America's Regional Accents, Holding Fast Is it drama (DRAW'-muh) or drama (DRAHH'-muh)? Say a word in a certain way and people know where you're from. As one writer found out, regional accents still hold their own in America's melting pot.

America's Regional Accents, Holding Fast

America's Regional Accents, Holding Fast

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Is it drama (DRAW'-muh) or drama (DRAHH'-muh)? Say a word in a certain way and people know where you're from. As one writer found out, regional accents still hold their own in America's melting pot.

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You know, Madeleine, I used to be a reporter in Maine. Ah yeah, I was. In this country, accents - how we pronounce words - says as much about us sometimes as the words we actually choose to speak. And that's what writer Kevin Arnovitz learned earlier this month when he drove his cahh down from L.A. to Anaheim for a convention of academics to study regional dialects.

And here is Kevin's report.

KEVIN ARNOVITZ: Not five minutes after I arrive at the American Dialect Society's annual meeting, Professor Mary Ellen Garcia of the University of Texas at San Antonio asks:

Dr. MARY ELLEN GARCIA (University of Texas, San Antonio): I'm wondering if you can say for me what that implement you use to write with, that uses ink?

ARNOVITZ: I use a pin.

Dr. GARCIA: Ah-ha.

ARNOVITZ: As someone who responds to that question with pin rather than pen, I have one of the classic markers of what's referred as Southern American English - which is different than, say, North Central American English. My pin-pen merger can tell a sociolinguist like Garcia a lot about me.

Dr. GARCIA: Certainly, accent has a great deal to do with your identity. You went away from the Southern and you embraced this, what I call generic.

Unidentified Man: This paper focuses on how...

ARNOVITZ: While a lot of the conference deals with technical questions - whether back vowels are moving forward in this region or that - much of the discussion here concerns what could be learned about Americans by evaluating the very specifics of their speech.

Mr. DOUG BIGHAM (Graduate Student, University of Texas): The impact of contact from one dialect to another.

ARNOVITZ: That's Doug Bigham, a 27-year-old grad student from University of Texas, though he spends most of his time in his native Southern Illinois researching the speech of 18- to 21-year-olds. When Bigham got to Southern Illinois University as an undergrad, he became fascinated by the cultural clash between kids from Chicago and down-state Illinois. There were obvious phonetic differences, but what was most interesting to Bigham was how different kids expressed their attitudes through their speech and why.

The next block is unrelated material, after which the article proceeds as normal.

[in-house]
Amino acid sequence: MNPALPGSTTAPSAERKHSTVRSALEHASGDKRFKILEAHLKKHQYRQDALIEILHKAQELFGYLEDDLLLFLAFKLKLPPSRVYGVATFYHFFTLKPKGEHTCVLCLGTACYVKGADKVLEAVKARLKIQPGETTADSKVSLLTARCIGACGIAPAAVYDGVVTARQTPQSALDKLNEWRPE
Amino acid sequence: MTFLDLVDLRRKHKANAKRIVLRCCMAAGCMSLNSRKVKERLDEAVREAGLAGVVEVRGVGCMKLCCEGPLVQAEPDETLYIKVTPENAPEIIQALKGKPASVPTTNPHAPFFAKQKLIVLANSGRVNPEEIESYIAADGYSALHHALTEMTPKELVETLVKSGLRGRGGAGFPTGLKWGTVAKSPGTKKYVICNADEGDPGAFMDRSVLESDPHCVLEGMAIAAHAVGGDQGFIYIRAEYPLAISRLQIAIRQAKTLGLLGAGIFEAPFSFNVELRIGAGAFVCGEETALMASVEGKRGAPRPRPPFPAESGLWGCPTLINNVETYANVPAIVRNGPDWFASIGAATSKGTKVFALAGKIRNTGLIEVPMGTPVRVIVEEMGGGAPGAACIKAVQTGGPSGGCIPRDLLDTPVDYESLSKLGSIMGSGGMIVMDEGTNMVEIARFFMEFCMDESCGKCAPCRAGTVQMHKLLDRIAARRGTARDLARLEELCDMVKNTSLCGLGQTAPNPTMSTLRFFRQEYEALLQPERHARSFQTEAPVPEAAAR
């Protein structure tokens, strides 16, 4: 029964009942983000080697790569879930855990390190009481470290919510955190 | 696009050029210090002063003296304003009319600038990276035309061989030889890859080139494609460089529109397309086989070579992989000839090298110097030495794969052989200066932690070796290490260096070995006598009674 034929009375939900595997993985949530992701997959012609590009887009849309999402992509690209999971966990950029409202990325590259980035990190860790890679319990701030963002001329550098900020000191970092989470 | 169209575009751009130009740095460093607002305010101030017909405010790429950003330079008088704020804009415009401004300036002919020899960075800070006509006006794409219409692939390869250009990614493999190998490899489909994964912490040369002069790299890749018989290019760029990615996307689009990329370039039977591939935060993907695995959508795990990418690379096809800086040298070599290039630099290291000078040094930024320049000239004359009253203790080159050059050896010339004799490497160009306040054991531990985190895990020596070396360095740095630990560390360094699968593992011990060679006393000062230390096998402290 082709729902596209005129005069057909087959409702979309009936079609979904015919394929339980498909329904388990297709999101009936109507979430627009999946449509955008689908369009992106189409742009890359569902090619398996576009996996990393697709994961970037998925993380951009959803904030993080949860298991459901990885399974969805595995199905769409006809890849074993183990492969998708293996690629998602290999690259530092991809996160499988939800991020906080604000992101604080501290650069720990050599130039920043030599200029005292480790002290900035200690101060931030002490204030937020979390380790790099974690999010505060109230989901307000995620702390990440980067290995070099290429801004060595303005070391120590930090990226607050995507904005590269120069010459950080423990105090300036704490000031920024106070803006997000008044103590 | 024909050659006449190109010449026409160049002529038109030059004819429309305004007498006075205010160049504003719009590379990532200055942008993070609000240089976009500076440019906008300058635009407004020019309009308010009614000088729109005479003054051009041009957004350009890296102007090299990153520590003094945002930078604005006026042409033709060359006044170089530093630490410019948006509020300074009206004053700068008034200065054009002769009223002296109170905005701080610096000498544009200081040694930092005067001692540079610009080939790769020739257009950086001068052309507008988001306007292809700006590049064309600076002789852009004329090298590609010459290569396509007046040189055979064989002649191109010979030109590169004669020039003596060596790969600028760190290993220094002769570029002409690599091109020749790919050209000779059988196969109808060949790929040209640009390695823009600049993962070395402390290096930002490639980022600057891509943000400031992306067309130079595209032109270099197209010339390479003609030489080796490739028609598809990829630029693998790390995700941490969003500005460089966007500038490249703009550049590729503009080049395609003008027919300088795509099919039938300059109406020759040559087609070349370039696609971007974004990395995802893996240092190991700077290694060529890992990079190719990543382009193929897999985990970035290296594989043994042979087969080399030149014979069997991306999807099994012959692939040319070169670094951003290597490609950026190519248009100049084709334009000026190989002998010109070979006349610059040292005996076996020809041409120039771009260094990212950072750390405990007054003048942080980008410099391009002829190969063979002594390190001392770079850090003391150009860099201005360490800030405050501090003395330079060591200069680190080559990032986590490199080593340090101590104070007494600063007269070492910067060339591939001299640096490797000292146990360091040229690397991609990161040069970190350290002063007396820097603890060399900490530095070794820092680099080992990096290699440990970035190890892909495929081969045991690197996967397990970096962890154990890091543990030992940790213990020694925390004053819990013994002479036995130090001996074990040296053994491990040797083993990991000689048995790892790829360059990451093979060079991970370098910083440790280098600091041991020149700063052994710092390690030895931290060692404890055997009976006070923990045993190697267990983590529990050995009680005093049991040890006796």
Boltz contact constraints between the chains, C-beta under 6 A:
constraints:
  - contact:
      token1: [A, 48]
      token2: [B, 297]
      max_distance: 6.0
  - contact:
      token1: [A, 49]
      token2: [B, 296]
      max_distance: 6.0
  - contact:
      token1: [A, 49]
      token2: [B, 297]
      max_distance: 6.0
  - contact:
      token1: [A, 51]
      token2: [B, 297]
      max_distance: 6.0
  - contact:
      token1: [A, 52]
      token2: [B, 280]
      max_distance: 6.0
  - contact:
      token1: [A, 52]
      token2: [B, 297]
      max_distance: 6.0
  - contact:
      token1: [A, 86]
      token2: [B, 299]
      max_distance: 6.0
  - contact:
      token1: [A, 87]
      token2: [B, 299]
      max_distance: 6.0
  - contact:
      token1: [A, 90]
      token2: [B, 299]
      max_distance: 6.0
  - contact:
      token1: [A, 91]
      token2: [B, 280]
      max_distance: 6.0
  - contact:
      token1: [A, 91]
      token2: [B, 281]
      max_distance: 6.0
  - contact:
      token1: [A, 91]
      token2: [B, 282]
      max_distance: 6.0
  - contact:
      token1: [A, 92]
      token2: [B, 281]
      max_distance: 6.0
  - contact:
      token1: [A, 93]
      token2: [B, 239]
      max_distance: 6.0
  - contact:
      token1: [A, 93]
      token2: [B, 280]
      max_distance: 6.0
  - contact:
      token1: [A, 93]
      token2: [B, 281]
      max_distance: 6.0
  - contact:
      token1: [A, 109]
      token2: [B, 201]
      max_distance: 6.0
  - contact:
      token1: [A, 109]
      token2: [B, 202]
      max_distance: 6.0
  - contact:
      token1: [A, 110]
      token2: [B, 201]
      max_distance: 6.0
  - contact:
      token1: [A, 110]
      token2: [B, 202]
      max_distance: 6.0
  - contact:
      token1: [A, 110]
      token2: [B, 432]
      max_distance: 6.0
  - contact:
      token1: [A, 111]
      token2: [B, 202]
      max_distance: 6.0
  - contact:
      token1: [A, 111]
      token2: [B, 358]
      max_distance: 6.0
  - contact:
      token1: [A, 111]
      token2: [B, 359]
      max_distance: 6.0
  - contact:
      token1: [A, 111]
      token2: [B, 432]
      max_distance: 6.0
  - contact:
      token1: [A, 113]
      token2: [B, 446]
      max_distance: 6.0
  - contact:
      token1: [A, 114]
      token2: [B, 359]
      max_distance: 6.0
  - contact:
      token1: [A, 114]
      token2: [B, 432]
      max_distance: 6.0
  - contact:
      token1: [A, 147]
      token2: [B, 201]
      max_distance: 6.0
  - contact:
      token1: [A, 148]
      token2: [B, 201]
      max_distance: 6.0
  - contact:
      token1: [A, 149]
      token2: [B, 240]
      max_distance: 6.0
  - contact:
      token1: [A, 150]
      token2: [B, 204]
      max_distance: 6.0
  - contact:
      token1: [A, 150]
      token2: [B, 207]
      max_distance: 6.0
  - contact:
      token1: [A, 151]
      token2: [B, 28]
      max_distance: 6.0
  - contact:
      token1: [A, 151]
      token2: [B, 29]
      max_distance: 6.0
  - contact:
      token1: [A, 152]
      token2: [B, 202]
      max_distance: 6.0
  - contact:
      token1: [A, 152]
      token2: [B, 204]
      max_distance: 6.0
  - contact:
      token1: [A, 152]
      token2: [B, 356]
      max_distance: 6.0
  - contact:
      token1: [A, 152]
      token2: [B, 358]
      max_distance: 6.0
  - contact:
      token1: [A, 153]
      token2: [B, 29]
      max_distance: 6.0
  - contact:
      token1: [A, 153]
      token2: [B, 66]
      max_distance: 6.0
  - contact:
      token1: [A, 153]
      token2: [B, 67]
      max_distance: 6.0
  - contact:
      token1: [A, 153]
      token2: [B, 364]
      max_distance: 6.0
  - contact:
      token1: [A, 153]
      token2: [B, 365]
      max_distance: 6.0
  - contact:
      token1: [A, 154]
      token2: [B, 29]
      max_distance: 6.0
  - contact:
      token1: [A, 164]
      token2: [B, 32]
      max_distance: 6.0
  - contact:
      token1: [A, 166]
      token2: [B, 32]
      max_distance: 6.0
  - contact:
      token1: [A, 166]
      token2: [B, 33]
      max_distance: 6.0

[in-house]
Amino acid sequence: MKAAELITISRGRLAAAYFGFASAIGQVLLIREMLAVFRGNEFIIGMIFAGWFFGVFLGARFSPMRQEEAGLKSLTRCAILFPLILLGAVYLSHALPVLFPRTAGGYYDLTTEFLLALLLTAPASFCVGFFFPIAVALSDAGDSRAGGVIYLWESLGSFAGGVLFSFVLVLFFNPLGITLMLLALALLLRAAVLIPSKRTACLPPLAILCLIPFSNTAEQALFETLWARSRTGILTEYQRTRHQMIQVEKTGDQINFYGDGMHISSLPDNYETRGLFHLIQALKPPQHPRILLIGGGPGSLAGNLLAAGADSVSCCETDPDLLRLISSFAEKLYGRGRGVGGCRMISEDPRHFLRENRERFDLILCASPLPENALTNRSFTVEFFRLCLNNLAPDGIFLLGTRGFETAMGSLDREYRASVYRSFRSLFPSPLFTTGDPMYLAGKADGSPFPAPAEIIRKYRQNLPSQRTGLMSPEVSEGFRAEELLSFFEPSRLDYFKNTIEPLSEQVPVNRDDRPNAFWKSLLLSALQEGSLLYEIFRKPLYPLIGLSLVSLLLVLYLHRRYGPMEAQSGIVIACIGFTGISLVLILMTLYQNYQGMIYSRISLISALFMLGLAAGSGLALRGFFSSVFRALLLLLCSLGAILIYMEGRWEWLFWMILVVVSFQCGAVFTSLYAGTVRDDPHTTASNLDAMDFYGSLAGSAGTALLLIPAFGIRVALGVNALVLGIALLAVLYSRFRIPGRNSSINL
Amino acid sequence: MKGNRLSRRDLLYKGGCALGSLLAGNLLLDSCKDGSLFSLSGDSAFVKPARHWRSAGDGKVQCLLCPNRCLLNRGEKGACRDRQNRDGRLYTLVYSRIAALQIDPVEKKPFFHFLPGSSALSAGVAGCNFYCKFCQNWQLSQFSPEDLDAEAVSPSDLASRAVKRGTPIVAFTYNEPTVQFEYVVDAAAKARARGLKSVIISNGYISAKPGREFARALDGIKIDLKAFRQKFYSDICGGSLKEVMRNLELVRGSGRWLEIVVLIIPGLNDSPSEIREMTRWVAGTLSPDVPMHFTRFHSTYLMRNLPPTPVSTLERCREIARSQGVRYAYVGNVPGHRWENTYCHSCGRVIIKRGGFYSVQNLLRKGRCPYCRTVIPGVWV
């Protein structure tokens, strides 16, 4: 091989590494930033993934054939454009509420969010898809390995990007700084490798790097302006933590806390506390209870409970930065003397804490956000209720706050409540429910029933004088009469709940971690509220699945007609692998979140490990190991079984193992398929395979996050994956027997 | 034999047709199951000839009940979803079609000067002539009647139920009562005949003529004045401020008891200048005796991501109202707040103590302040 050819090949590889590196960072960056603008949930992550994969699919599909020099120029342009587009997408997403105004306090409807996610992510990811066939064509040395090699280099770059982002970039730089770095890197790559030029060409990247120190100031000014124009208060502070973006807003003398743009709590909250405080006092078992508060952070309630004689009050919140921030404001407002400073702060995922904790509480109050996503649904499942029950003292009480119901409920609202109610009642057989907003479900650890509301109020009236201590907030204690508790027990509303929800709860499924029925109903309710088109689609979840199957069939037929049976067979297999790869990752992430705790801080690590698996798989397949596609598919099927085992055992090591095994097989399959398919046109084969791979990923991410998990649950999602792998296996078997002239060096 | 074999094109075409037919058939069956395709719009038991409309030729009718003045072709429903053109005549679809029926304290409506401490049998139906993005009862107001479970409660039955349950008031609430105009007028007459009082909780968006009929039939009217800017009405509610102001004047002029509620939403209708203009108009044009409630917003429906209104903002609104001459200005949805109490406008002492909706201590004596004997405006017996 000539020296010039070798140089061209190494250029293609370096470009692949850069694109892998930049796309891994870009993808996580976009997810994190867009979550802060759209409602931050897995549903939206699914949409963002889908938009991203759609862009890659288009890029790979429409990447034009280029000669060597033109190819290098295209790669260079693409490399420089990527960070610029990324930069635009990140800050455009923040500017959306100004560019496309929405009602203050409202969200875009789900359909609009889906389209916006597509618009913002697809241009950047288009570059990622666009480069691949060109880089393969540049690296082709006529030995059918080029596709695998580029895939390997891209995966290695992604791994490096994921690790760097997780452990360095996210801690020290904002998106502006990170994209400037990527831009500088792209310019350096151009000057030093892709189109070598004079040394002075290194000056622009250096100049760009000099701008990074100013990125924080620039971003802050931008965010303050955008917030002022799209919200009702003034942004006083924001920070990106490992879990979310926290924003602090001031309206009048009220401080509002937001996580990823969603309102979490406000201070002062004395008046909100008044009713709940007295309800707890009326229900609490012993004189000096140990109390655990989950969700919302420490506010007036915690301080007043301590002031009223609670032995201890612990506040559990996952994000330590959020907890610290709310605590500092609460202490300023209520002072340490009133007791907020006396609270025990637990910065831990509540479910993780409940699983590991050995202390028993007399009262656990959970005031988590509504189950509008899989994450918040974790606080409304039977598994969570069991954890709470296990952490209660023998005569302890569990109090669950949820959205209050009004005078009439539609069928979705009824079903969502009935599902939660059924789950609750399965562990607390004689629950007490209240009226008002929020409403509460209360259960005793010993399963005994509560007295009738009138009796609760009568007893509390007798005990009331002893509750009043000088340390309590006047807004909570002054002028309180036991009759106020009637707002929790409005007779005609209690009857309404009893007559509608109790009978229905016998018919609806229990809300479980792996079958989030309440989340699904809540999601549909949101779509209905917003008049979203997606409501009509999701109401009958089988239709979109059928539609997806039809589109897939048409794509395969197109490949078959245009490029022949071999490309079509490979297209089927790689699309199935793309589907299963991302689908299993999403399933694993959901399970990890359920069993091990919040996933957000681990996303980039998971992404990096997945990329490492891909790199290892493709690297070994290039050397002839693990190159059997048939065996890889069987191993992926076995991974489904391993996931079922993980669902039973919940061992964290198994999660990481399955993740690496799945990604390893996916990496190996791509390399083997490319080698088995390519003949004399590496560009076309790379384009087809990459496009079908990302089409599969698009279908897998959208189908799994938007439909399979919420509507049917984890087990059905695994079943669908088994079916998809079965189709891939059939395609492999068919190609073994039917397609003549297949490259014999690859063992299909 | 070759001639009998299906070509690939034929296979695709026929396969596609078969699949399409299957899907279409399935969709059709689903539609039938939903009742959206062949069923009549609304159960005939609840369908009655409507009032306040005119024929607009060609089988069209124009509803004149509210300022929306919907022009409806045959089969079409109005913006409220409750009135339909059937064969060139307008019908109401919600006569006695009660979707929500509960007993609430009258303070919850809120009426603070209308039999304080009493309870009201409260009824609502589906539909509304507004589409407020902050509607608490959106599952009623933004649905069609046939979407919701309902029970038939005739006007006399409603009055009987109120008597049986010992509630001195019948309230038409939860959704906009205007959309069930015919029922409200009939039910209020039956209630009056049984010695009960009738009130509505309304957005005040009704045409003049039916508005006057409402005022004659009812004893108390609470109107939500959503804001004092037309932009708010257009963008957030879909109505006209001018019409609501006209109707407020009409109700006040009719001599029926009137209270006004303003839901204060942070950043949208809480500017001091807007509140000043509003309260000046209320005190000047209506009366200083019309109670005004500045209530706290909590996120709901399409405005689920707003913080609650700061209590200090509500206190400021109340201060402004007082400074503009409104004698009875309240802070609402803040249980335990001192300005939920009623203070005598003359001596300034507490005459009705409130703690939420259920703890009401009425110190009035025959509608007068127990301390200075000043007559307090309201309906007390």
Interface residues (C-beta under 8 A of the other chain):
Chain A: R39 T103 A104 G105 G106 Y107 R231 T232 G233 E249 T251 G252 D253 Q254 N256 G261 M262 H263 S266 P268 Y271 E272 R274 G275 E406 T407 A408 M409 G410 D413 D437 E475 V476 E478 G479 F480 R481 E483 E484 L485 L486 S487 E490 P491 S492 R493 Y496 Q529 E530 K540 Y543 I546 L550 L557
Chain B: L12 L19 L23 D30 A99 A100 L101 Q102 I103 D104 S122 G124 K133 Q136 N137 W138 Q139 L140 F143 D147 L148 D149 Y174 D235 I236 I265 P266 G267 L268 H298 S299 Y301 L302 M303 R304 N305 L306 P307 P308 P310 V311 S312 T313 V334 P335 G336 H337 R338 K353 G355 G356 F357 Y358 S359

Mr. BIGHAM: When these kids meet up with kids from Chicago who have a very different dialect from them, do they change the way they speak? Do the Chicago kids change the way they speak?

Professor ROB PODESVA (Linguistics, Georgetown University): We're interested in how people assemble linguistic features in order to build an identity.

ARNOVITZ: This is Rob Podesva, an assistant professor of linguistics at Georgetown University.

Prof. PODESVA: And this identity can comprise many different categories, things like gender, race, sexuality, age, the region from (unintelligible).

ARNOVITZ: Podesva and a group of colleagues garnered one of the conference's bigger audiences for their presentation, "Multiple Features, Multiple Identities: A Socio-phonetic Profile of Condoleezza Rice." Why Rice?

Prof. PODESVA: She's a public figure, and there's a lot of data available of her speech.

ARNOVITZ: Rice's diverse biographical profile offers a sociolinguist like Podesva an ideal case study. She grew up in Alabama, moved to Denver as a teen-ager, and spent most of her adult life in California. She's also African-American, an academic, a classically trained musician and now, as secretary of state, one of the most powerful women in the world.

Secretary CONDOLEEZZA RICE (United States State Department): But I'm especially pleased to be here in San Francisco today.

ARNOVITZ: Podesva's team took a speech of Rice's.

Sec. RICE: Not just because it's down the road from...

ARNOVITZ: And performed an acoustic analysis of her linguistic patterns, homing in on the smallest of details - for instance, the way she says the word because.

Sec. RICE: ...but because this great city has played an important role...

PODESVA: We isolate each one of those words, and then we can make a measurement of how long that vowel lasts, and we can measure various things in that vowel that will tell us whether it's an uh - like the way you just said because - or an aw in the way that Condoleezza uses it sometimes.

ARNOVITZ: My because varies from Rice's because she is using what Podesva calls hyperstandard pronunciation.

PODESVA: Sometimes these, what we call hyperstandard features, are used by speakers in order to construct themselves as competent or intelligent, learned.

ARNOVITZ: According to Podesva, Rice can be overheard using the more standard Southern because in more informal contexts, just as a native Southerner might use one set of phonetic features when constructing a story for public radio and an entirely different set of pronunciations when he's watching a ball game with his grandfather back in Charleston.

(Soundbite of music)

CHADWICK: That report from writer and Slate contributor Kevin Arnovitz.


Kavin Ahrnovitz.

(Soundbite of laughter)

CHADWICK: More to come on DAY TO DAY from NPR News.

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